Personality Disorder – (From Wikipedia – by Paige Lovitt )

[In his book Humanizing Psychiatry] “He begins with defining personality as “the distinguishing, habitual forms of interaction between the individual and her environment in the stable, adult modes of behavior…personality just is a set of rules” and argues that previous methods of defining personality are but mere typologies (i.e., personality as described by behaviorism). Typologies do not describe or determine the roots of personality but merely put personality into groupings which can then predict future actions based on previous actions. From a psychiatry perspective this falls short because the therapist’s goal is to modify behavior by reconciling the personality and guiding it.




Listen to internet radio with A.J. Mahari on Blog Talk Radio


However, the output of personality is not static and can vary depending upon the situation and the largely unconscious rules which guide it. An example in the book reveals “consider Mr. James Smith, a man of normal intellect and no compelling idiosyncrasies, who is sitting quietly on a park bench somewhere. He brings to his bench a personal background, a huge, rich history of events dating almost from the day he was born. His head is full of rules derived from his myriad life experiences, some of which he could tell you but most of which he couldn’t. These rules amount to his personality (note I didn’t say rules are identical with personality,; a generative mechanism is not the same as its output, of which more later). When something happens near him, his reaction is determined by a high-speed and unreportable interaction between what he sees and his unique set of rules. some of his rules are more or less fixed and won’t vary much from one year to the next, but some are more fluid, even a little unpredictable. If, today, a man comes past and asks him for money, Mr. Smith may be inclined to smile indulgently and hand over a few coins. However, another day, he may have had an argument with his wife or his boss and not be feeling so chipper; this time, the same wheedling request may elicit only a snarl to get a haircut and a job. His personality hasn’t changed, and the inconsistency doesn’t mean he has a personality disorder, he’s just being normal. Normality is a huge, multidimensional range and behavior is only disordered at the extremes.” Additionally, since personality is guided by rules coded in memory “therefore, anything that interferes with memory can affect the rules we call personality, and anything that affects current computational capacity will affect the application of those rules.”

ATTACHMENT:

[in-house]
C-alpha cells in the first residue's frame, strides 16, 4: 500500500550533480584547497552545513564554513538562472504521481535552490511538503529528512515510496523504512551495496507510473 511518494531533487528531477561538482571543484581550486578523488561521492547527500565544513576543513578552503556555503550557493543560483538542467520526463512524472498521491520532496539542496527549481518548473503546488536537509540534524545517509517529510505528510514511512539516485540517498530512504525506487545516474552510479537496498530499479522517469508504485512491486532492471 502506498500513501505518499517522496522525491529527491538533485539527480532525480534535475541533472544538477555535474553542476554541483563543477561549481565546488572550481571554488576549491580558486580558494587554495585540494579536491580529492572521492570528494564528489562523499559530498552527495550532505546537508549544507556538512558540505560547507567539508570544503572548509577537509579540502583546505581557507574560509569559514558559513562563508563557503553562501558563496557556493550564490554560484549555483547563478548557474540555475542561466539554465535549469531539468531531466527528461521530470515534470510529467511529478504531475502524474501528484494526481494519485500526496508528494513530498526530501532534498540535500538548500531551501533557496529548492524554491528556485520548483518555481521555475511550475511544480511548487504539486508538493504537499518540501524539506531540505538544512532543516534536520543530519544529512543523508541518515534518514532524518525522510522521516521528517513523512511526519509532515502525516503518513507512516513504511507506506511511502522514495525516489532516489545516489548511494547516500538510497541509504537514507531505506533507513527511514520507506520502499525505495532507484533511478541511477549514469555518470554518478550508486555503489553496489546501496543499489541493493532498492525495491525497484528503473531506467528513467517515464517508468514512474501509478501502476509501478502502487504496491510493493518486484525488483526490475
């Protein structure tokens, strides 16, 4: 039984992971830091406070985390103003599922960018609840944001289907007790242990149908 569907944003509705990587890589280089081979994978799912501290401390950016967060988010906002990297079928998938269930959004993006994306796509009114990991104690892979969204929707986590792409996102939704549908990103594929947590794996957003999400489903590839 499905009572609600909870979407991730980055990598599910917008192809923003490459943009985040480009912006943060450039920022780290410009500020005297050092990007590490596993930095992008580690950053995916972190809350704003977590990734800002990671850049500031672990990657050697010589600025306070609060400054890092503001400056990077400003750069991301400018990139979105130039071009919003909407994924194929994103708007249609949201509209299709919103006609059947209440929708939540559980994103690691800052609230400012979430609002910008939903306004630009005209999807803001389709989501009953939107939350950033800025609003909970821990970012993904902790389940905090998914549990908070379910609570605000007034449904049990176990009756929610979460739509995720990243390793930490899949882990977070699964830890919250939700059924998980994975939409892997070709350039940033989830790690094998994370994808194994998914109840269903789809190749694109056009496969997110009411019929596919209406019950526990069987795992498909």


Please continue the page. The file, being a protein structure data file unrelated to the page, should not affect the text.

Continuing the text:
Personality disorder is then defined, “if the rules governing a person’s life are internally inconsistent, or there are so many of them that he can’t reach a decision, or they generate disabling emotions or cause repeated conflict with his neighbors, then we say he has a personality disorder.” However, the major problem with personality disorders is that the “distorted rules give rise to the disordered behavior and generates an output state which serves to reinforce the rules. That is, either directly or indirectly, the individual’s behavior or emotions are such as to convince him that his beliefs or rules are correct (therefore creating a positive feedback loop of psychopathology, ie a vicious cycle). Of course, he doesn’t refer to them as rules; he simply knows what is right.” The author lists several examples but one of widespread significance is “I’m stupid, ugly and worthless. I hate myself.” which leads to “if my girlfriend looks at another man, she’s probably thinking of leaving me.””

The author argues that the path of mental wellness should involve replacing destructive rules with more adaptive standards. He contends that in general religion, the Freudian model, relaxation therapy, and many other therapies fall short because they seek to “suppress the output without changing the pathological factors generating the output.”